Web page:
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  • Writer's pictureTITAN

The Psychology of Trust in Online Behaviours

Trust is a fundamental element of human interaction. It is essential for building healthy relationships, collaborating with others, and creating social bonds. In today's digital age, trust plays an even more significant role in our online behaviours. With the rise of social media and online communication, trust has become a complex issue that requires careful consideration.

The psychology of trust

Trust is a complex psychological concept that is influenced by several factors. These include familiarity, reliability, honesty, and competence. When we trust someone, we believe that they are reliable, honest, and competent in what they do. We also trust people who are familiar to us or share similar beliefs and values.

Trust is not only important for personal relationships but also for business interactions. In online commerce, for example, trust is crucial for building customer loyalty and ensuring repeat business. According to a study by the Edelman Trust Barometer, 81% of consumers say that trust in a brand is a deciding factor in their purchasing decisions.

People often decide to trust something they read based on a combination of factors, including the source of the information, their own biases and preconceptions, and the nature of the information itself. Trust is often influenced by factors such as credibility, authority, and reputation.

When it comes to online information, people's critical thinking skills can be lowered by a range of factors. One of the most significant factors is the sheer amount of information available online. With so much information available, it can be challenging to sort through it all and identify trustworthy sources.

Another factor that can lower critical thinking skills is the tendency to seek out information that confirms one's pre-existing beliefs or biases. This can lead to confirmation bias, where people selectively choose information that supports their beliefs and ignore information that contradicts them.

Social media algorithms can also play a role in lowering critical thinking skills. These algorithms are designed to show users content that is likely to engage and interest them, which can lead to echo chambers where users are exposed only to information that confirms their existing beliefs.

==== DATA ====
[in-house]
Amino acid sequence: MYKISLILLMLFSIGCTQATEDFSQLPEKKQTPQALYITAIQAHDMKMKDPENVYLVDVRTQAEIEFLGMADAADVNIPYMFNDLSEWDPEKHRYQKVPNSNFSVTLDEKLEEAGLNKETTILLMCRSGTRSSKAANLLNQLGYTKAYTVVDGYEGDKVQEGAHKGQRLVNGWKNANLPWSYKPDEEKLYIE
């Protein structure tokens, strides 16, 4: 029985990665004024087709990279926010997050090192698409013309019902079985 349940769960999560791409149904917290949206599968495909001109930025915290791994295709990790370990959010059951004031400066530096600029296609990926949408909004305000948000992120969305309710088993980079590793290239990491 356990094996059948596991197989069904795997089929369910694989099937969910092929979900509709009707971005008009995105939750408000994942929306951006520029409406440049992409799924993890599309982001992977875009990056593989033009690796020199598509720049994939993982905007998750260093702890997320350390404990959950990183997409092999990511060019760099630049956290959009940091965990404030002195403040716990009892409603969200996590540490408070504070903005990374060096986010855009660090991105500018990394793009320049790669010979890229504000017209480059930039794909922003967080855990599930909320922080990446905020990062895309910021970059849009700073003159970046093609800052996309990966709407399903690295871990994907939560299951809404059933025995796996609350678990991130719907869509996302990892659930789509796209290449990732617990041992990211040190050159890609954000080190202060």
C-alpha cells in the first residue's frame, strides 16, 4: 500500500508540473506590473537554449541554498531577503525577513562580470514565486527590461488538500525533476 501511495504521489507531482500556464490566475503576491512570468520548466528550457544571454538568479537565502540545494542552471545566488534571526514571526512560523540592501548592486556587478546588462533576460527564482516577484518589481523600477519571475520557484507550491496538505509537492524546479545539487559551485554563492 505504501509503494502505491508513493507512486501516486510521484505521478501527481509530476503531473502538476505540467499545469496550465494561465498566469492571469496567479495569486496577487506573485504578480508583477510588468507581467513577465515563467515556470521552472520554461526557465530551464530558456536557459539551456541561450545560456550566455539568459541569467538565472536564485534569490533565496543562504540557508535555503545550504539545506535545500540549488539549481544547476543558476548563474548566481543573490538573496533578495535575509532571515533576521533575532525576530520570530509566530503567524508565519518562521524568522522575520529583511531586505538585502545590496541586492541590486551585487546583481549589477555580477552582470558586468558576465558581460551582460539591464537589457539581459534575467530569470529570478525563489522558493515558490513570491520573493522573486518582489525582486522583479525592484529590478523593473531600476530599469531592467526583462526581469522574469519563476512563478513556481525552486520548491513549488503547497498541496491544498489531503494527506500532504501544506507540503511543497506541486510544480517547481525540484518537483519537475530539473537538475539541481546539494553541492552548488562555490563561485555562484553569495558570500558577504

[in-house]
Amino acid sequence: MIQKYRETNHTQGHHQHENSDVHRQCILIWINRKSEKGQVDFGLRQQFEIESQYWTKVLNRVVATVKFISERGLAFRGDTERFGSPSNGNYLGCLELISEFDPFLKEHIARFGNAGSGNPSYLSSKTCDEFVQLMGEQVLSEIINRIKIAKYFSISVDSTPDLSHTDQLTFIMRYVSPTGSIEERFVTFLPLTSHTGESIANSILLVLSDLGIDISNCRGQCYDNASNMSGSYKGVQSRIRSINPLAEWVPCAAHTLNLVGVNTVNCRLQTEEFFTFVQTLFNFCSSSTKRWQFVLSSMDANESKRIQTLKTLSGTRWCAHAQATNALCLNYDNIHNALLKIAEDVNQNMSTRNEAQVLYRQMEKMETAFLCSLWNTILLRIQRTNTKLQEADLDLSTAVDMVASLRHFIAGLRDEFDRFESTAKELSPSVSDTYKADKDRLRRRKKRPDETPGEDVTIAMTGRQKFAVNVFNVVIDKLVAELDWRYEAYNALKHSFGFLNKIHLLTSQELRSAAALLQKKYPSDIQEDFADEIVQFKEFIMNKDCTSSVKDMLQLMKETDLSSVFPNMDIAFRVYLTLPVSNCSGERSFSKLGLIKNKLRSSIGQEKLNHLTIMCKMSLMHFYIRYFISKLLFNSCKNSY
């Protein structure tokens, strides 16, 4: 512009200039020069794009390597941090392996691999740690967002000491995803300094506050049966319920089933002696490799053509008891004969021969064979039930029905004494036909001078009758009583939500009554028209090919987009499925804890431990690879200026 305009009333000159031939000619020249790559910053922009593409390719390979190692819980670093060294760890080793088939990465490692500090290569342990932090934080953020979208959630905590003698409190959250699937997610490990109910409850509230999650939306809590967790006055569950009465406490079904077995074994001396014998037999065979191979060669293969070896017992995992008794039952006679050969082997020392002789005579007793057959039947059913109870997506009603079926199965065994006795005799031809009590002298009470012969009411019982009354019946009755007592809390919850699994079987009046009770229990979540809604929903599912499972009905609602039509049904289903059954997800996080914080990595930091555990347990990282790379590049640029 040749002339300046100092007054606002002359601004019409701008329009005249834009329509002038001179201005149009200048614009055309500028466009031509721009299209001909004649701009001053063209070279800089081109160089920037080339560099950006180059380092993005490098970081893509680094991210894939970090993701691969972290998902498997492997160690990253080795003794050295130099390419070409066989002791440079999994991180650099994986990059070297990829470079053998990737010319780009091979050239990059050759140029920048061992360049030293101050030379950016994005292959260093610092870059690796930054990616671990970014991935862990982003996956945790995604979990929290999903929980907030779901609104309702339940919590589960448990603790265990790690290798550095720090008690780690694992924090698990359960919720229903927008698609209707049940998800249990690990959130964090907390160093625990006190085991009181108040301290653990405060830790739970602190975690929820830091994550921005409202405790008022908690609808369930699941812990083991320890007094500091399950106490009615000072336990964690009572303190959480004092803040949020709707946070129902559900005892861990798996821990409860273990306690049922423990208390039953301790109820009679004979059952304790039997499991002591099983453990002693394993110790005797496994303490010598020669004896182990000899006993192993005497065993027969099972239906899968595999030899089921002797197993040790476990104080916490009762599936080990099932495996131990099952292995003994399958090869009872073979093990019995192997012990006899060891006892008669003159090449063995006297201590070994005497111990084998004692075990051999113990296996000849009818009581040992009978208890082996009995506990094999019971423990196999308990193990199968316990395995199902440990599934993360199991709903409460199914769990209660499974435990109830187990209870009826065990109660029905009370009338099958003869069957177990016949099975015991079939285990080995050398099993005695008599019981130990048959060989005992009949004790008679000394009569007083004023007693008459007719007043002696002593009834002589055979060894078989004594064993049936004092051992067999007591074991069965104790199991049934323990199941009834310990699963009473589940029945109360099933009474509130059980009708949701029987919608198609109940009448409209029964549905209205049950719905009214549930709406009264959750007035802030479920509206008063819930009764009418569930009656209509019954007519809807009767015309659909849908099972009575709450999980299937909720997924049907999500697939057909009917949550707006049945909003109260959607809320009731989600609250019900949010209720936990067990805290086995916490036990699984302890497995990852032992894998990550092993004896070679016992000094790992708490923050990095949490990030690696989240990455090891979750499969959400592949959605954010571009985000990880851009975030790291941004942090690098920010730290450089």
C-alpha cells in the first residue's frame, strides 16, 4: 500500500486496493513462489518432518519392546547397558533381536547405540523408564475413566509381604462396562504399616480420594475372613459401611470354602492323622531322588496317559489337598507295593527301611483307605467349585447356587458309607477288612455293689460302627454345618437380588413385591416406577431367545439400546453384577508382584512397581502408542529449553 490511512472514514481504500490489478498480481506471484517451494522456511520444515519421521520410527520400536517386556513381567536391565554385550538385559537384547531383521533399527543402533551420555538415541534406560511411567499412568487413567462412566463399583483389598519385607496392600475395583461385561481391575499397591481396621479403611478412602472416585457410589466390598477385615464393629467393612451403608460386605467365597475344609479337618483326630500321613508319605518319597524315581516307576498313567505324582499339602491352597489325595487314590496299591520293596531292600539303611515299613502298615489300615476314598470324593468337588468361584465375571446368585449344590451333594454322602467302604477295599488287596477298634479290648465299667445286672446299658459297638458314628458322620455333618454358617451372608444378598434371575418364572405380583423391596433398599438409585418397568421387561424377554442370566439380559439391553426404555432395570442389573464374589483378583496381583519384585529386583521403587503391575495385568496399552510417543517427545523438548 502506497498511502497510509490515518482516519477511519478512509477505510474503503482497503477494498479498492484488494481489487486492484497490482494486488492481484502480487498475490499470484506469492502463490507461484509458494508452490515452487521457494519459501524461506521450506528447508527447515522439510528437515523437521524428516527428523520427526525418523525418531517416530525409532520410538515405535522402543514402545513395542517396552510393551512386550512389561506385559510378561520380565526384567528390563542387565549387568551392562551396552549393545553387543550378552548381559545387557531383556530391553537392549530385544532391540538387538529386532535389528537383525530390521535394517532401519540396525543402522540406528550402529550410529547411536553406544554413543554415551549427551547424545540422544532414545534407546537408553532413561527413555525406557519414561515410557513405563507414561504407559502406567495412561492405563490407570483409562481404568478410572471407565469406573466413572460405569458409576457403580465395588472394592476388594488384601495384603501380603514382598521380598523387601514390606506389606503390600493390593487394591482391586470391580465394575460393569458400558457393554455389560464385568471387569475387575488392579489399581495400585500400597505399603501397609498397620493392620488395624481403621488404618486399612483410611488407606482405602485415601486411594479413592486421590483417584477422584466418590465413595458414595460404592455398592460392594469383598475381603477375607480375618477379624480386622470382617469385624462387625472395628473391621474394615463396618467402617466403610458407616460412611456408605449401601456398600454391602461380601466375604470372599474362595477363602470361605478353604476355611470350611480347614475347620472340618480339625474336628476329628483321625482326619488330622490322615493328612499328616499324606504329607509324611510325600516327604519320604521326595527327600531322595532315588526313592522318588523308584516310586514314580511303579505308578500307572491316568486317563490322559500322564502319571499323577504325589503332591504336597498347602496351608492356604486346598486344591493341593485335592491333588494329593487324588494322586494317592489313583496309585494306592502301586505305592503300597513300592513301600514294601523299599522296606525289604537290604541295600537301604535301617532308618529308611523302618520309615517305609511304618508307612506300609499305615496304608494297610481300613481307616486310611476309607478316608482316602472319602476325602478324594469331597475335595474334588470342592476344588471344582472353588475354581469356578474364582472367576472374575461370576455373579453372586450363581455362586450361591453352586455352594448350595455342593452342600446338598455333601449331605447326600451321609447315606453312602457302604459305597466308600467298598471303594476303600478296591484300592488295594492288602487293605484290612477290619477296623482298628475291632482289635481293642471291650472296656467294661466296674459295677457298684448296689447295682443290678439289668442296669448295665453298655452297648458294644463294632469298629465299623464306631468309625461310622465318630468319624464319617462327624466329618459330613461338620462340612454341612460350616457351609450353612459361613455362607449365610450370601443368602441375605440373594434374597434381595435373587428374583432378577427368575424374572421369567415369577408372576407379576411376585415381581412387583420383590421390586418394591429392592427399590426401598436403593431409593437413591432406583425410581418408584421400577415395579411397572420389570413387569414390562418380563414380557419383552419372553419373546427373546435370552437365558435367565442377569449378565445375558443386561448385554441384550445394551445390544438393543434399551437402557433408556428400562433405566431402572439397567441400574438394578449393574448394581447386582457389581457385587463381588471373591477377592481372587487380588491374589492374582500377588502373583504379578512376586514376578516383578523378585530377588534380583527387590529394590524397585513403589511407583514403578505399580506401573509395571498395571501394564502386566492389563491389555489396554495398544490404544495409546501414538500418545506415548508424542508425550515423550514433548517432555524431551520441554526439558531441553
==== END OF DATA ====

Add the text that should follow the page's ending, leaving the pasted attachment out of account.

In addition, online communication can sometimes lack important contextual information, such as body language or tone of voice, which can make it more difficult to interpret the meaning behind a message. This can lead to misunderstandings and misinterpretations.

Finally, people's critical thinking skills can be lowered by their emotional state. When people are feeling stressed, anxious, or overwhelmed, they may be more likely to accept information without questioning it. Or if they receive content from friends they are more likely to accept the information without questioning its veracity.

Improving online trust

Despite these challenges, there are ways to overcome trust issues in online behaviours. One way is to establish clear guidelines for online interactions. For example, businesses can clearly state their data privacy policies, making it clear what information they collect and how it is used. Social media platforms can also introduce measures to combat fake news and disinformation, such as fact-checking tools and warnings for misleading content.

Another way to overcome trust challenges is to build relationships with customers and online communities. This can be achieved through transparency and honesty in communication. By sharing information about their company and values, businesses can build trust with customers and create a sense of community. Social media influencers can also build trust with their followers by being authentic and transparent about their experiences.

In the TITAN project we believe its important to help people build and maintain strong critical thinking skills online, and are working to help individuals take a cautious and thoughtful approach to information. This can include fact-checking information from multiple sources, seeking out alternative viewpoints, and questioning one's own biases and assumptions. Our forthcoming AI-enabled personalised coach will be able to support people undertaking these tasks. We understand that its important to be mindful of the emotional and psychological factors that can impact decision-making and are exploring how we manage these factors where possible.

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